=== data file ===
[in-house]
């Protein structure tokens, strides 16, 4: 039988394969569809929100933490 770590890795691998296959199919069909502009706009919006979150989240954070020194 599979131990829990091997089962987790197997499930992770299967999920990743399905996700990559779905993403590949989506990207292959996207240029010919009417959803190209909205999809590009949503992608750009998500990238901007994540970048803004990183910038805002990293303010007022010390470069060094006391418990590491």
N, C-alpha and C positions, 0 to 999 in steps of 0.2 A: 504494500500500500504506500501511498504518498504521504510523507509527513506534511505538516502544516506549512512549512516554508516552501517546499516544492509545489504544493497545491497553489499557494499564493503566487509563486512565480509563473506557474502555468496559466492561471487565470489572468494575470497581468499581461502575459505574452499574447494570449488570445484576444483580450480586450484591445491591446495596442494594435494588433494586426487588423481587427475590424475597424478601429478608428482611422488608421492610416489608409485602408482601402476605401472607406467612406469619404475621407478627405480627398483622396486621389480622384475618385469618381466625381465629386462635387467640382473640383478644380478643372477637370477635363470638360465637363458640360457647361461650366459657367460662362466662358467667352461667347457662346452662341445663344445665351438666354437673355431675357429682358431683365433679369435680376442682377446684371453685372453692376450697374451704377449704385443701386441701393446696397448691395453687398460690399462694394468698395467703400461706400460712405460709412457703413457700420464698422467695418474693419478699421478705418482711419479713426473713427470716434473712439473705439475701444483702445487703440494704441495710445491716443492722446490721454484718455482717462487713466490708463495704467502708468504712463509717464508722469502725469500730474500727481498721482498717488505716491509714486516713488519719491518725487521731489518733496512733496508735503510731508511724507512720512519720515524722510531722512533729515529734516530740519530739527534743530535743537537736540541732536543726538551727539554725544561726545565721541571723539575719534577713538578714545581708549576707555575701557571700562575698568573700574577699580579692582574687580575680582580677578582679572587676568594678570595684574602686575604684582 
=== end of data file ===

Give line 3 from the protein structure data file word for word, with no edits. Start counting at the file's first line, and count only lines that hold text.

N, C-alpha and C positions, 0 to 999 in steps of 0.2 A: 504494500500500500504506500501511498504518498504521504510523507509527513506534511505538516502544516506549512512549512516554508516552501517546499516544492509545489504544493497545491497553489499557494499564493503566487509563486512565480509563473506557474502555468496559466492561471487565470489572468494575470497581468499581461502575459505574452499574447494570449488570445484576444483580450480586450484591445491591446495596442494594435494588433494586426487588423481587427475590424475597424478601429478608428482611422488608421492610416489608409485602408482601402476605401472607406467612406469619404475621407478627405480627398483622396486621389480622384475618385469618381466625381465629386462635387467640382473640383478644380478643372477637370477635363470638360465637363458640360457647361461650366459657367460662362466662358467667352461667347457662346452662341445663344445665351438666354437673355431675357429682358431683365433679369435680376442682377446684371453685372453692376450697374451704377449704385443701386441701393446696397448691395453687398460690399462694394468698395467703400461706400460712405460709412457703413457700420464698422467695418474693419478699421478705418482711419479713426473713427470716434473712439473705439475701444483702445487703440494704441495710445491716443492722446490721454484718455482717462487713466490708463495704467502708468504712463509717464508722469502725469500730474500727481498721482498717488505716491509714486516713488519719491518725487521731489518733496512733496508735503510731508511724507512720512519720515524722510531722512533729515529734516530740519530739527534743530535743537537736540541732536543726538551727539554725544561726545565721541571723539575719534577713538578714545581708549576707555575701557571700562575698568573700574577699580579692582574687580575680582580677578582679572587676568594678570595684574602686575604684582 